"The pharmacist's role is to be an educator and motivator, ensuring the patient follows their physician's orders and understands how to manage and monitor their diabetes and medications," Boress said. "Studies have shown that with the treatment, education and motivation provided by this program people can dramatically improve their health while positively impacting employer health-care costs."
The Illinois Pharmacists Association has trained about 50 pharmacists to work with the program's diabetics.
"It's different than a consultation at the pharmacy counter because all of the meetings are done, face-to-face, by appointment and in private counseling areas ... this is not done at the drive-through window," said Dan Garrett, a pharmacist and senior director of medication adherence programs for the American Pharmacists Association Foundation, which has been involved in similar programs in smaller markets.
Doctors will be given results of the consultations and provide information to a "research unit tracking the patients' medical and cost trends," the Midwest Business Group said.
The Chicago employers are hoping to do as well as smaller markets, such as Asheville, which started out with 46 diabetes patients covered by two employers' health plans. It has expanded to more than 1,000 patients from five employers who are enrolled for diabetes, asthma, high blood pressure and lipid therapy management, the foundation and Midwest Business Group said.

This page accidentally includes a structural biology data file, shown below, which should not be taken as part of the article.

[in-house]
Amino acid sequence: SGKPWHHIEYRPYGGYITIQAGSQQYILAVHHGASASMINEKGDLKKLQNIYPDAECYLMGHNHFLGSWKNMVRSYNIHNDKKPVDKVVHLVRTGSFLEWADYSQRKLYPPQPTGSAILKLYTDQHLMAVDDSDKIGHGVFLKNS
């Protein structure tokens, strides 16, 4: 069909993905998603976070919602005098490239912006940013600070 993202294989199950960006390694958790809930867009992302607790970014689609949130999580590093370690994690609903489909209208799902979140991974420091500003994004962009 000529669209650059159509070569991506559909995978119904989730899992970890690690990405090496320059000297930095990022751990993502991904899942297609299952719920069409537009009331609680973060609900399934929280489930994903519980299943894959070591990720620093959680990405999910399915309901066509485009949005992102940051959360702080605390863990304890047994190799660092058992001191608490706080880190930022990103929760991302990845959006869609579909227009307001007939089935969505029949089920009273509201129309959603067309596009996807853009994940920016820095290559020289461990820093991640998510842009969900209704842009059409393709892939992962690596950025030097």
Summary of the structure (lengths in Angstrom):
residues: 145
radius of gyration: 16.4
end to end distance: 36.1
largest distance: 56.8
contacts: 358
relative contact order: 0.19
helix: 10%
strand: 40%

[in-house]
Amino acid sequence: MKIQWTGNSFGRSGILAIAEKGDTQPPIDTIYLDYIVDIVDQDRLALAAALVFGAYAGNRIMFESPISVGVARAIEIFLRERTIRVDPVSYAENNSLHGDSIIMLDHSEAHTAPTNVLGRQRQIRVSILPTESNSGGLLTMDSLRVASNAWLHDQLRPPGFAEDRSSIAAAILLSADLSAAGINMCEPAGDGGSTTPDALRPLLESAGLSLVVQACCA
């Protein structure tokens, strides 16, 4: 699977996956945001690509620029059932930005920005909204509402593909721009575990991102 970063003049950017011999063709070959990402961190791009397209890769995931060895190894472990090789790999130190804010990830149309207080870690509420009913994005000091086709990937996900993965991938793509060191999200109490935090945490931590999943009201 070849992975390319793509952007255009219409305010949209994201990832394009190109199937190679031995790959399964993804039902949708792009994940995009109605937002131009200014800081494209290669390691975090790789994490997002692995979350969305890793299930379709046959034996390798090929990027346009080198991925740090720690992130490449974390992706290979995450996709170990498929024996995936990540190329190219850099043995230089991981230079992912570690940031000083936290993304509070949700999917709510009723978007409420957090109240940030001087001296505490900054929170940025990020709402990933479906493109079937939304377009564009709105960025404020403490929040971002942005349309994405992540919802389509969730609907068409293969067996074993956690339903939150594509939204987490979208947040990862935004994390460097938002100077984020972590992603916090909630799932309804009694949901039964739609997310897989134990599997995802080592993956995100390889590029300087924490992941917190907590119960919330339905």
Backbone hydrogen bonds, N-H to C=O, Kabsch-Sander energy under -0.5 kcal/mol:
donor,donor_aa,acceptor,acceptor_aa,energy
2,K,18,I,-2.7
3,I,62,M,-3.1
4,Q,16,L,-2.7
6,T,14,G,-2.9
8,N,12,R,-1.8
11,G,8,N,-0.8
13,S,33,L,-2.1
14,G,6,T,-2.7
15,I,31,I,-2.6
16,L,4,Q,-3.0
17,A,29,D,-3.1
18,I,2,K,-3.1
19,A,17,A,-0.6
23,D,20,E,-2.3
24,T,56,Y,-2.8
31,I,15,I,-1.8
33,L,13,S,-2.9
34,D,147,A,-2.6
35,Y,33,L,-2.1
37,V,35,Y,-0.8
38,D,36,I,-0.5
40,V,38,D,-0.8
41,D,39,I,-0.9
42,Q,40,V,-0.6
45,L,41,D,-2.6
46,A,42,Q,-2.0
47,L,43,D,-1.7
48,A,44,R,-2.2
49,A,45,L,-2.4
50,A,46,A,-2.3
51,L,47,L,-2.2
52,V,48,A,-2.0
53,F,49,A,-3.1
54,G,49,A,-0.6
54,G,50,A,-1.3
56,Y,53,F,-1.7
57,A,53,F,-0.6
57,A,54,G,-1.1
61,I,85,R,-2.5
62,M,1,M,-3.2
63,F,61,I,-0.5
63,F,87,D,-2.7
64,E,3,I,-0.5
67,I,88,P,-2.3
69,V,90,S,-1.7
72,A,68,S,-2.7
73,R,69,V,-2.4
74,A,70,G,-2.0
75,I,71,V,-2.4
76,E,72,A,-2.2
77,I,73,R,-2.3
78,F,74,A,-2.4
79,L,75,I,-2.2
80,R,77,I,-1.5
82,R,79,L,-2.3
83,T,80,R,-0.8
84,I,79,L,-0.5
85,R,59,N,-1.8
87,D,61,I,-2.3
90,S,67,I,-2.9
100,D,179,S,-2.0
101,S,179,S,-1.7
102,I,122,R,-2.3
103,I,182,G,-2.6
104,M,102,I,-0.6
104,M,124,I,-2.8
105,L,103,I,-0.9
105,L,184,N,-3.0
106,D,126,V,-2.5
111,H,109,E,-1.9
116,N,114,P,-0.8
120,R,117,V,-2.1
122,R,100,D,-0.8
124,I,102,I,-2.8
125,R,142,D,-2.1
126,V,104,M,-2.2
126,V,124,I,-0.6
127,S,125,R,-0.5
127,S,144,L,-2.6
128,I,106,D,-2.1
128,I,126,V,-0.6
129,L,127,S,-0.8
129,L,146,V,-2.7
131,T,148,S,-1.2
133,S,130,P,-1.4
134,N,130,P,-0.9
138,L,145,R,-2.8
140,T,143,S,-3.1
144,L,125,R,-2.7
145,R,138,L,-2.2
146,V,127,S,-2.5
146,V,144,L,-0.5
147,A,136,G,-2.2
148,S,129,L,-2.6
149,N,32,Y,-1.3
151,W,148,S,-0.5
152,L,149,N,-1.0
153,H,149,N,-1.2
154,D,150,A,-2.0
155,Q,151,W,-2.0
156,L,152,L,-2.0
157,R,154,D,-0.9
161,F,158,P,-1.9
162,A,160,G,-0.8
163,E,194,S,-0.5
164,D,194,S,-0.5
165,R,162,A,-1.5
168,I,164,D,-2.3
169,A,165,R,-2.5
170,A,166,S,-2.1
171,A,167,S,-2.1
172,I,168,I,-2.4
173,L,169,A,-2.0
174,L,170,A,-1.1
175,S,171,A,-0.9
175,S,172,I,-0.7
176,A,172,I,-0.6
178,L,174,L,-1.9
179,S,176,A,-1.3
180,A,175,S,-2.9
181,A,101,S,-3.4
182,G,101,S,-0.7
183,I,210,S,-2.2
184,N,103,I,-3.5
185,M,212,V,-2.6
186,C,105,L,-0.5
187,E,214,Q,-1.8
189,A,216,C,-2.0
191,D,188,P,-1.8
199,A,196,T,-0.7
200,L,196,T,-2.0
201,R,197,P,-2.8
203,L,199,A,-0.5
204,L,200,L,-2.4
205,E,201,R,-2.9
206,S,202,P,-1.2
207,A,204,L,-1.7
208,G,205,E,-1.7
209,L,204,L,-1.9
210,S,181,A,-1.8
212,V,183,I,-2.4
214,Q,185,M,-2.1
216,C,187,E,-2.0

"The patients sign up and they are assigned to a specific pharmacist and that is the pharmacist who is going to be the pharmacist coach on an ongoing basis," said Garrett, who was involved in the Asheville project. "Once that relationship is established the patient will meet every month initially, then every two months. At a minimum, for the patient to continue to have a waived co-pay they have to meet with a pharmacist at least quarterly."
A financial incentive for the employee coupled by close monitoring are reasons it should work, the Chicago Board of Health's Webster said.
The program differs from other employee wellness initiatives such as corporate health fairs, newsletters and e-mail reminders, which have not slowed the increase in employer-paid and worker insurance premiums.
"If this is a successful model then it can be applied to almost any condition where medication compliance is a key factor in improving someone's health and quality of life," said Midwest Business Group's Boress.
Pactiv, the maker of Hefty garbage bags, is interested in expanding the pilot program beyond Illinois. "Pactiv is making this program available to its employees enrolled in PPOs in Illinois and will consider adding additional states as the program expands," said Judy Hearn, the company's manager of health and welfare.
Such programs could be a boost to makers of diabetes drugs, who are helping to underwrite administrative costs.
British drug giant GlaxoSmithKline PLC, for example, is providing financial support to the American Pharmacists Association Foundation through a grant to underwrite costs for enrollment forms and guidelines for counseling sessions.
However, drugmakers are not able to influence the outcome of the study, pharmacists and employers involved say.
"There is no money that flows to any employer from a drugmaker," Garrett said. "The employer's commitment is to provide the waived or reduced co-pays and paying the pharmacists."